Business

Tax on ‘Cadillac’ health plans splits leaders

Clinton, Sanders decry added costs; Obama sees it as way to control spending

Democratic Senator Ed Markey supports repealing the tax because of the “large burden” it puts on middle-class families, his spokeswoman said. But he has said that the lost revenue would have to be replaced.

Pablo Martinez Monsivais/Associated Press/File 2014

Democratic Senator Ed Markey supports repealing the tax because of the “large burden” it puts on middle-class families, his spokeswoman said. But he has said that the lost revenue would have to be replaced.

WASHINGTON — The White House has launched a bid to preserve a tax on generous, employer-sponsored insurance plans that underpins President Obama’s health care law, trying to stem a political tide after Hillary Clinton broke with Obama and called for its repeal.

Targeting the unpopular “Cadillac tax,’’ which begins in 2018, Clinton says consumers and their employers should not be saddled with new costs to achieve reductions in medical spending.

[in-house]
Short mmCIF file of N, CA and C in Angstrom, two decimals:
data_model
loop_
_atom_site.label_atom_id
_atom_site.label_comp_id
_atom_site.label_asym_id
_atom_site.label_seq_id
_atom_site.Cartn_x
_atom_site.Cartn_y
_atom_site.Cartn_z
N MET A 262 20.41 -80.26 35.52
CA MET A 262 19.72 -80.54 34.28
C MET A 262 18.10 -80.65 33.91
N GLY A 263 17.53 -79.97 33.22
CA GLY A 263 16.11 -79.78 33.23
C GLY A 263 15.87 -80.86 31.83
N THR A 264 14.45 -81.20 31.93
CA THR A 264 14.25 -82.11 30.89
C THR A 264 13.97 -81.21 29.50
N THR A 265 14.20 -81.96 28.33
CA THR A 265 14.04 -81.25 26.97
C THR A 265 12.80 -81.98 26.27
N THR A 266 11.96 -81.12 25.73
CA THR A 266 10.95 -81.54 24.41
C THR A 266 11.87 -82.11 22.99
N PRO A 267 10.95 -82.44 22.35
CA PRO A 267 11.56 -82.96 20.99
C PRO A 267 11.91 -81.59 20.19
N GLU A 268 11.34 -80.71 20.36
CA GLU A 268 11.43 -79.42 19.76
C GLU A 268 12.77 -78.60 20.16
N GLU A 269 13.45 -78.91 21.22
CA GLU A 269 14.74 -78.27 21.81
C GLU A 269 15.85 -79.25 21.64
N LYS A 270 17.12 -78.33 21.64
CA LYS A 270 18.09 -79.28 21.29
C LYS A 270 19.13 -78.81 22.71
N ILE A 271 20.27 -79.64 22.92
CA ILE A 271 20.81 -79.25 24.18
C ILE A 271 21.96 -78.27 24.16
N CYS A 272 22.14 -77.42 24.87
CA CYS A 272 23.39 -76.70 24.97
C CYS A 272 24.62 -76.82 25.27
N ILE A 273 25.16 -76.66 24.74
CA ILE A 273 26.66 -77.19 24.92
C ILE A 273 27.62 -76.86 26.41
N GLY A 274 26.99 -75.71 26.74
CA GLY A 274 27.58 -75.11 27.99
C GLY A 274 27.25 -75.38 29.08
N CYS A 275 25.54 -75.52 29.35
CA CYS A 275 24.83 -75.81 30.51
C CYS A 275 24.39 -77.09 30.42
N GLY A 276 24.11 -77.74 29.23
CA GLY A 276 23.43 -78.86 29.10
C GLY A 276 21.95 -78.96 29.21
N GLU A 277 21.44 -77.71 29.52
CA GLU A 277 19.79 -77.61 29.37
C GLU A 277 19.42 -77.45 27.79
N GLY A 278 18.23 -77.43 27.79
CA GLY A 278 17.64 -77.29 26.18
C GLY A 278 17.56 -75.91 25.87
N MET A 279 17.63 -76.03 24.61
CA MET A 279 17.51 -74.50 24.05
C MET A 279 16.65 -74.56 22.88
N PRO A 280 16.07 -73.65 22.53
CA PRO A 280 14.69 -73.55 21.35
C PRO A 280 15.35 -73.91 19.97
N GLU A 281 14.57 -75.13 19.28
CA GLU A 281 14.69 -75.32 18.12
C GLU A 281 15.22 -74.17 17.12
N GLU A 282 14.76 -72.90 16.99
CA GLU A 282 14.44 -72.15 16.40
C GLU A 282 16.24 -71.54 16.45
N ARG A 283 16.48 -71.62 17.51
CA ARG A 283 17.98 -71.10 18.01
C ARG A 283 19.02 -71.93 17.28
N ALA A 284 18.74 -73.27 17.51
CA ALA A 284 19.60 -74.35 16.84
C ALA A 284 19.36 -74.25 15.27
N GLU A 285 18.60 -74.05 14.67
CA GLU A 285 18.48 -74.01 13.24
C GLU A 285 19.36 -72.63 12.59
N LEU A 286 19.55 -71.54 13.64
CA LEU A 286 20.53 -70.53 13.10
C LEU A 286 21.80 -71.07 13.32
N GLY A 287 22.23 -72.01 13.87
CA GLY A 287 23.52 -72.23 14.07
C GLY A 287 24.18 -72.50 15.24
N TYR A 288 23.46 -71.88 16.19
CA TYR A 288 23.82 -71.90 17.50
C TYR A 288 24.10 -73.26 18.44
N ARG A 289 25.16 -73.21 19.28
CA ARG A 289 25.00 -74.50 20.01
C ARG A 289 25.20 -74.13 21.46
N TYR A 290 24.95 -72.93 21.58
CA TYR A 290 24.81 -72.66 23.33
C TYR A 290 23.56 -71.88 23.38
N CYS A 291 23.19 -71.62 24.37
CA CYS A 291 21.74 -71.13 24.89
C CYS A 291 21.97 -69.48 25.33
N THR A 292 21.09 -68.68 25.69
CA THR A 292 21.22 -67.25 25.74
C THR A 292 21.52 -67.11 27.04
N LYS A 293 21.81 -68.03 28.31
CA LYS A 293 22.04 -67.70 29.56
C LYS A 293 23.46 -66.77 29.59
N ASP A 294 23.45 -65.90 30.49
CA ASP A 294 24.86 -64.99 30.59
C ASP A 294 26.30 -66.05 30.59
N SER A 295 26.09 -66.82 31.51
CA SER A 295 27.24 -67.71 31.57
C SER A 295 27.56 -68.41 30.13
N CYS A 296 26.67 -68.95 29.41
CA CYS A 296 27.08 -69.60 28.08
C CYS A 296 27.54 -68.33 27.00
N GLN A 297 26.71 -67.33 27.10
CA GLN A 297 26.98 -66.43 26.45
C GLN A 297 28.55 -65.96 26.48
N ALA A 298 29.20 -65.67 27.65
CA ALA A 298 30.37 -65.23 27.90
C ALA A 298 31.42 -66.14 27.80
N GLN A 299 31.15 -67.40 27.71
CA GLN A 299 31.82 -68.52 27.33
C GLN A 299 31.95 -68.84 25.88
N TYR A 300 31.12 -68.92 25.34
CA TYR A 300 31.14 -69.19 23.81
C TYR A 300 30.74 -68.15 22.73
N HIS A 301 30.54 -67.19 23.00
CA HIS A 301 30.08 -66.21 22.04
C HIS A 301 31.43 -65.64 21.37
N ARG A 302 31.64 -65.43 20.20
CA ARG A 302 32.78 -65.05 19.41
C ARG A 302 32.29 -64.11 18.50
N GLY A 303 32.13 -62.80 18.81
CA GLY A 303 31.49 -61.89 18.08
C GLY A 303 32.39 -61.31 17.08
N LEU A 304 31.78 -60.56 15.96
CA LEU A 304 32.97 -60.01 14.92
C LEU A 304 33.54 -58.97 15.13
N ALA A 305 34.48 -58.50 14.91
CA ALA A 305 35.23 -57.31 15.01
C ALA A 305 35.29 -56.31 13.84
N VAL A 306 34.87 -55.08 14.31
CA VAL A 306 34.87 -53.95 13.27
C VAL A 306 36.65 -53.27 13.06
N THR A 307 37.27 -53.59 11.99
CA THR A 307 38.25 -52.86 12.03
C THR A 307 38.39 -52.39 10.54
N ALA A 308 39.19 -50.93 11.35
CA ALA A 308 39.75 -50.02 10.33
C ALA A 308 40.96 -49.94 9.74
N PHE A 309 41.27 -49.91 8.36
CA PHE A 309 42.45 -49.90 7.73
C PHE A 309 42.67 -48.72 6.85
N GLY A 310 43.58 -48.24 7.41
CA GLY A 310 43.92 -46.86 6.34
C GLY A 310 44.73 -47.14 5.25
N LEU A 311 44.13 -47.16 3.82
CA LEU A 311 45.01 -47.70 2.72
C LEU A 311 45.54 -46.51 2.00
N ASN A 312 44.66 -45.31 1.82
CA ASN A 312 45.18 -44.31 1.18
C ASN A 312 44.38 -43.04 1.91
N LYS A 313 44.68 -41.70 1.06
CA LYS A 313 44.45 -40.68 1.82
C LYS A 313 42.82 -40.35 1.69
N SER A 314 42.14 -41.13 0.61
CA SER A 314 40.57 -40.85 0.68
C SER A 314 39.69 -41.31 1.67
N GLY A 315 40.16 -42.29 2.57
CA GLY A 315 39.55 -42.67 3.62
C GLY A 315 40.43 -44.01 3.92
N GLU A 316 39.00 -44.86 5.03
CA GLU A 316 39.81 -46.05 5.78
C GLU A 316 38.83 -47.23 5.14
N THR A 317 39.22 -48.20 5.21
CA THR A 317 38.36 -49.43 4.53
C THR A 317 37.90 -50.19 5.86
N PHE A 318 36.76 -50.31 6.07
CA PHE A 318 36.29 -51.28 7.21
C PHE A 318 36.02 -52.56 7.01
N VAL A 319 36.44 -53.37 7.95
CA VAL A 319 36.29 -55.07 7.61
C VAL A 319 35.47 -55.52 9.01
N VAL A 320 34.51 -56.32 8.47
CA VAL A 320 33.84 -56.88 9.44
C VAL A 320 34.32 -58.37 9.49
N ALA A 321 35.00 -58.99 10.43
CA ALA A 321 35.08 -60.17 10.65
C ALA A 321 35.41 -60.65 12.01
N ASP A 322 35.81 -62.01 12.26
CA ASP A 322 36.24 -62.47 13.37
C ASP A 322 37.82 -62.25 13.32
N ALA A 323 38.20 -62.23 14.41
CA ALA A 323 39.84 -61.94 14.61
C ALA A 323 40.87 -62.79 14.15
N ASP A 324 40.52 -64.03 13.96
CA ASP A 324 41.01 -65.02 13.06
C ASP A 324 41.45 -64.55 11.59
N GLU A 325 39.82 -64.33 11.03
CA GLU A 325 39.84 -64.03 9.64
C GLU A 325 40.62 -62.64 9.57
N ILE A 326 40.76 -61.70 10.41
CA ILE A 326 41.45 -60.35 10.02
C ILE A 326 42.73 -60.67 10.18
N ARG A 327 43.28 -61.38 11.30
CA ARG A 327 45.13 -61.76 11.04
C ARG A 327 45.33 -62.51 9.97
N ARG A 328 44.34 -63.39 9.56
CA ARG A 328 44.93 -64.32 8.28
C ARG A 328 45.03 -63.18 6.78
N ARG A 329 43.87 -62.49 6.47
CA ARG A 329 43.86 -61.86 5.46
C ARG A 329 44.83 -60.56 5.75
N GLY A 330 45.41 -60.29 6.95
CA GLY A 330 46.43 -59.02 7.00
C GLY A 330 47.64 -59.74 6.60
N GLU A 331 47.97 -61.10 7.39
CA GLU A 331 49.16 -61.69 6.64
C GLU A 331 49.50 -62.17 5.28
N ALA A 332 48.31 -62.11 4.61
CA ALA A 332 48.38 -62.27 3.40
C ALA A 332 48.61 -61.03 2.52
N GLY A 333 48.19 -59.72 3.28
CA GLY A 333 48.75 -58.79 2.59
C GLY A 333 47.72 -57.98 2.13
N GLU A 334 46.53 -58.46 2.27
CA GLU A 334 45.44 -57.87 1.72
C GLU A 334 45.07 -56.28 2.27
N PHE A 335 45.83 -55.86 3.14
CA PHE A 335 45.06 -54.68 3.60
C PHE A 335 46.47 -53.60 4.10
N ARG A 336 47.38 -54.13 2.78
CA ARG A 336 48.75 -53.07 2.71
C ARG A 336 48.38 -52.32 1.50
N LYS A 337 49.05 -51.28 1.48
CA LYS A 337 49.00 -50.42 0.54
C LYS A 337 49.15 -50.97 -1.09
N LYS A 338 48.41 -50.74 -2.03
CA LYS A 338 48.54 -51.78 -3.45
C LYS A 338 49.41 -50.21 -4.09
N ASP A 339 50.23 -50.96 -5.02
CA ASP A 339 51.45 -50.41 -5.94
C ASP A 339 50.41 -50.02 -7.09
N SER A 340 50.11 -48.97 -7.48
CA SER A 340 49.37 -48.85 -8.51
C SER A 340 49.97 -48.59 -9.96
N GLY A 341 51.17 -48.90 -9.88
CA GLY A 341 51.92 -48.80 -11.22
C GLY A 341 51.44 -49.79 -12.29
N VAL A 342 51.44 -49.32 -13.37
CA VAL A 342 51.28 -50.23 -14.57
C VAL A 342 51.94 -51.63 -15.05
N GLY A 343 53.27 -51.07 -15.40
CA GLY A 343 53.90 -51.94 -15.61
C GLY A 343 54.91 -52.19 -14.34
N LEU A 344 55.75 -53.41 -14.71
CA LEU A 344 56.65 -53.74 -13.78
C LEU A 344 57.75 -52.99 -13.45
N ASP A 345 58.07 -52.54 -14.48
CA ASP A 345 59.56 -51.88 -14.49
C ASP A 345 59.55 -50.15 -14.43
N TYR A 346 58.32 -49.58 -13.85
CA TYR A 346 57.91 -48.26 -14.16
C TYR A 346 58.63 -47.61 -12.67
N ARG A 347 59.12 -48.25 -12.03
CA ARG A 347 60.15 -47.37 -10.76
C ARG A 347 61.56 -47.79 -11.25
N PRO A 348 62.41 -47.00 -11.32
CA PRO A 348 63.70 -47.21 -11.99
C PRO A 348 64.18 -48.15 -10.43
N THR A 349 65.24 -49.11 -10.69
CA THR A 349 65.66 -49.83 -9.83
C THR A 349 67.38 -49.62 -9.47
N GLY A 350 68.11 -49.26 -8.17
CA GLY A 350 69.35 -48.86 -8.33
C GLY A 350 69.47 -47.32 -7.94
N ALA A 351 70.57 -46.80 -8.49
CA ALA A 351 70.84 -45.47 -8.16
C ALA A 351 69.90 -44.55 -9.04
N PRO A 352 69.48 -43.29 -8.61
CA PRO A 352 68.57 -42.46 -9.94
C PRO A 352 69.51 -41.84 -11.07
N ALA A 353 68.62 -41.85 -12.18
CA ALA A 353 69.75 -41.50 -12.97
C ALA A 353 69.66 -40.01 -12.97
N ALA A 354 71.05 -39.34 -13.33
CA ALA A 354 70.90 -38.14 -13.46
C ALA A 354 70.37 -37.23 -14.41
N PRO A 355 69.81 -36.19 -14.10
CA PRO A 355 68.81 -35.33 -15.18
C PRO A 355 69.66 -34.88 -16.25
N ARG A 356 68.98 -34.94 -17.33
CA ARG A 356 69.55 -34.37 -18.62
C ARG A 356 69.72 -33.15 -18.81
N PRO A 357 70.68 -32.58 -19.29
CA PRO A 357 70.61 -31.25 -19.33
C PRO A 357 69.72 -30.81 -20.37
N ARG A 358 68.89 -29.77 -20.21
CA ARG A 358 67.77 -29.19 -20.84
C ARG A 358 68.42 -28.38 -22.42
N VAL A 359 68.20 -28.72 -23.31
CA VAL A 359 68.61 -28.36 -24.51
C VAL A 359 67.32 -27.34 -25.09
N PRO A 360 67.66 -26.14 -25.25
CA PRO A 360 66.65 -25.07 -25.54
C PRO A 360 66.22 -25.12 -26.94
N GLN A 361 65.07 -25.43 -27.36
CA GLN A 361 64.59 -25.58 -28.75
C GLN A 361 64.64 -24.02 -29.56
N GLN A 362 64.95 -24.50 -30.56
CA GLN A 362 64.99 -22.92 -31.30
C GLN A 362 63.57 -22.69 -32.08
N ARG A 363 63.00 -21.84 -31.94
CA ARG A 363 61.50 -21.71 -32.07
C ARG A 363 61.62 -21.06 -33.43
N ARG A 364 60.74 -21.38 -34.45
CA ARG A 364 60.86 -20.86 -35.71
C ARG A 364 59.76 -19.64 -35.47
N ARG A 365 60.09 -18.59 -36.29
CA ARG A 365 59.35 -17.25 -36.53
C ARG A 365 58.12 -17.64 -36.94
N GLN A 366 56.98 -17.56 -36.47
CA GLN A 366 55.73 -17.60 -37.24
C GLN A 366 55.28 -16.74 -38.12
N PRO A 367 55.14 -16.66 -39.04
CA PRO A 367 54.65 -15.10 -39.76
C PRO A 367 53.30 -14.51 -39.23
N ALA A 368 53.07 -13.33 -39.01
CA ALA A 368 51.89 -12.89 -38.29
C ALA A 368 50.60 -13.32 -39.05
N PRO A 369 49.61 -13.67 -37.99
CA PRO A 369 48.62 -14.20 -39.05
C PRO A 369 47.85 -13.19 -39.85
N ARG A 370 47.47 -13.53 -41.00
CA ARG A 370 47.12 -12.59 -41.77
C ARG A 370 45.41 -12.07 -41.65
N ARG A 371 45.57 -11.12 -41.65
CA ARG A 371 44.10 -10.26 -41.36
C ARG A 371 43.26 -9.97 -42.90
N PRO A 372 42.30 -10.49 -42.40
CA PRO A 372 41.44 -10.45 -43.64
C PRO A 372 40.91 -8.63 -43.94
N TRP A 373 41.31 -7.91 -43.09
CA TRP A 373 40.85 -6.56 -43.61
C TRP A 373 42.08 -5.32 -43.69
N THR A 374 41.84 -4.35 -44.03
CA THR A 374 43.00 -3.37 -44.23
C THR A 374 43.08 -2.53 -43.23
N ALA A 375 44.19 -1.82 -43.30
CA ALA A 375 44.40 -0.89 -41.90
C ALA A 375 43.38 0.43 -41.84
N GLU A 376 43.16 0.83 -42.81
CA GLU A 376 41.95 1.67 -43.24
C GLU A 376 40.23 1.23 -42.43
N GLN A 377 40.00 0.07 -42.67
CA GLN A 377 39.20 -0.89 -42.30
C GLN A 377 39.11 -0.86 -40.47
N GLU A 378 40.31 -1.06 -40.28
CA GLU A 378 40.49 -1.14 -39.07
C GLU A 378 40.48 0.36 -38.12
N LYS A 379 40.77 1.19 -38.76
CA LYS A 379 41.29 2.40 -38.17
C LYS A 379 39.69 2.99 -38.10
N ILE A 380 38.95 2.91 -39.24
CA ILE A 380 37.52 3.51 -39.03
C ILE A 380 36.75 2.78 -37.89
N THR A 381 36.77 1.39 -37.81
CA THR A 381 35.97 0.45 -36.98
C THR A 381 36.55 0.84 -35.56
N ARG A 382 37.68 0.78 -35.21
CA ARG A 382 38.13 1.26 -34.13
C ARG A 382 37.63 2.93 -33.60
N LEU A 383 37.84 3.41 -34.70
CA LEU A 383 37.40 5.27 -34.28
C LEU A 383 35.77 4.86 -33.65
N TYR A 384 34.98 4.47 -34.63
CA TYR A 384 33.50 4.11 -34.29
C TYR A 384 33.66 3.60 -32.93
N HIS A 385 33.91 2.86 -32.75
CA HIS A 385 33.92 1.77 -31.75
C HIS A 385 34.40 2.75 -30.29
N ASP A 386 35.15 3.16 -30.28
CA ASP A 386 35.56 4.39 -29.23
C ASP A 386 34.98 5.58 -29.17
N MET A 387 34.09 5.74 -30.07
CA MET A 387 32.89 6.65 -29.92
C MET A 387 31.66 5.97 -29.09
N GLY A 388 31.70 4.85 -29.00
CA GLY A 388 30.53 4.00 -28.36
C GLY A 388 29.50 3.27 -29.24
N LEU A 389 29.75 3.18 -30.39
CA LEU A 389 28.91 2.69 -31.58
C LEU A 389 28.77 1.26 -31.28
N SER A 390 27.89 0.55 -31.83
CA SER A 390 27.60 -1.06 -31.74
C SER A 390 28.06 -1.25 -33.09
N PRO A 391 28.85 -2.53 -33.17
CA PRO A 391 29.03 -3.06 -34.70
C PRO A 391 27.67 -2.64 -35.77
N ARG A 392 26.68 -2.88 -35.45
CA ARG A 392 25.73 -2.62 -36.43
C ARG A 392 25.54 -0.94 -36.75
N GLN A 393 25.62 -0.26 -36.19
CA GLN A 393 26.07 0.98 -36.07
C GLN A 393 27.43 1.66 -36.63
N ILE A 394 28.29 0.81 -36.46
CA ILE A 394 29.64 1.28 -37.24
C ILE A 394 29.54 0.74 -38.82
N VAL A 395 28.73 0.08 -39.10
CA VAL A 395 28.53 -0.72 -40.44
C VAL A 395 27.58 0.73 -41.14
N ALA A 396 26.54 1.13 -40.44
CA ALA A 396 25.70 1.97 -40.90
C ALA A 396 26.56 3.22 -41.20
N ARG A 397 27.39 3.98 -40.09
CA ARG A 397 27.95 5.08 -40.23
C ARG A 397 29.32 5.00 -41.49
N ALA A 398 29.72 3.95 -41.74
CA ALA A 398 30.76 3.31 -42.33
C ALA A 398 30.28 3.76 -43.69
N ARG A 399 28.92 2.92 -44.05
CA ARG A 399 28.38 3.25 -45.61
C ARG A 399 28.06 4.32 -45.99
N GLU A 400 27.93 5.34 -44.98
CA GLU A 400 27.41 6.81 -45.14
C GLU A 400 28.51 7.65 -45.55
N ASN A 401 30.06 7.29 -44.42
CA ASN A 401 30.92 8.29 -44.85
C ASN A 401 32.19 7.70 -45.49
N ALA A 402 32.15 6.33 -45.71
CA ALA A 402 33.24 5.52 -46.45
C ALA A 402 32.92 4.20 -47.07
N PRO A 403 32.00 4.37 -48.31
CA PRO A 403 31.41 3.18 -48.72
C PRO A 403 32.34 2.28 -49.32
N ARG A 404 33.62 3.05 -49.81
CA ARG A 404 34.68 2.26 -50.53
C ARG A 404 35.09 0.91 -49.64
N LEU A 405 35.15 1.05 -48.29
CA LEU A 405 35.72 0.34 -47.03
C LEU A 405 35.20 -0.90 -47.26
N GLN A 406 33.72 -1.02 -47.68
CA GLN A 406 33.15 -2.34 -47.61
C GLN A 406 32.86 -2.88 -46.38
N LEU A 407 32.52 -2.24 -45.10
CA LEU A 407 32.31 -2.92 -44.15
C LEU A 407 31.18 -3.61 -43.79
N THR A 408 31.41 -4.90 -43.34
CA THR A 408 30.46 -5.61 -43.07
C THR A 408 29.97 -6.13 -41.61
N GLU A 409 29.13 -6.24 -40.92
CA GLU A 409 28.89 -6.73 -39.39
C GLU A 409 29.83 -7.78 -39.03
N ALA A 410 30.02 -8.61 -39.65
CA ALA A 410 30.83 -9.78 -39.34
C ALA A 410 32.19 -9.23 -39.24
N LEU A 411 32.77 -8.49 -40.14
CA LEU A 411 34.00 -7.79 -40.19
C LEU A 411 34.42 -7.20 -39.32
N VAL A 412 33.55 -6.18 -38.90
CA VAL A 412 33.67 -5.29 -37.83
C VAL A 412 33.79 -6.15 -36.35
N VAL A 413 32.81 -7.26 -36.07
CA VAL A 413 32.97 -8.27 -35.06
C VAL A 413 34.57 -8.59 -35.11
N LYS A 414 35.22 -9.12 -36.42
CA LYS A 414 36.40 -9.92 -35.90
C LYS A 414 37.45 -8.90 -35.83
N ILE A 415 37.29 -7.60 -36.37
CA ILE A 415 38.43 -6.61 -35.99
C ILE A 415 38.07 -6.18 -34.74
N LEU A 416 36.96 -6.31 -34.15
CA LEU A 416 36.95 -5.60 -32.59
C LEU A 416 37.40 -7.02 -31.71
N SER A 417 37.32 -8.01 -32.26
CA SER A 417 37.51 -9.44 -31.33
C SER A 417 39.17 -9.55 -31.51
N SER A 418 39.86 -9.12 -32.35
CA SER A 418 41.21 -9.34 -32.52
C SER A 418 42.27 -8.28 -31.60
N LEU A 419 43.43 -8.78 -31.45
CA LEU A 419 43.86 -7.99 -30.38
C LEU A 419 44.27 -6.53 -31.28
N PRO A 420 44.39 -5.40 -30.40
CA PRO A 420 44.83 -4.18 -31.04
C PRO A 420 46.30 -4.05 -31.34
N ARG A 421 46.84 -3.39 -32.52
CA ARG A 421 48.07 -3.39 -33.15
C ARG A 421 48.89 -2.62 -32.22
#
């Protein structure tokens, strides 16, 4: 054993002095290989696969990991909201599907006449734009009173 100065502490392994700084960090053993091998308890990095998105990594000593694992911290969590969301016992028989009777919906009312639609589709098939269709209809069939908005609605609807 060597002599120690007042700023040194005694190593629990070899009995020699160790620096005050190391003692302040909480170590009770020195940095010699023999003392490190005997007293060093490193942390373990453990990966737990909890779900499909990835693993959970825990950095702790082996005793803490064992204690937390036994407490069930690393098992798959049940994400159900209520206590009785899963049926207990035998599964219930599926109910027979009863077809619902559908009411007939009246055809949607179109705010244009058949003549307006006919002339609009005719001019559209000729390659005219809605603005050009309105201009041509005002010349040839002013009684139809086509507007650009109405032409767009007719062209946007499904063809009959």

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But many health care economists contend generous insurance plans lead to wasteful, unnecessary care. Imposing the tax should encourage employers to make coverage less generous, which means workers will be hit with more costs in the form of deductibles and copayments.

And that, in theory, will force those consumers to become more discerning, skip wasteful care and duplicative tests, and drive stronger competition in the medical marketplace.

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Jason Furman, chairman of Obama’s Council of Economic Advisers, calls the Cadillac tax one of the law’s most important tools for constraining the rising cost of health care. Scrapping or delaying the tax, he contends, would have “serious negative consequences.”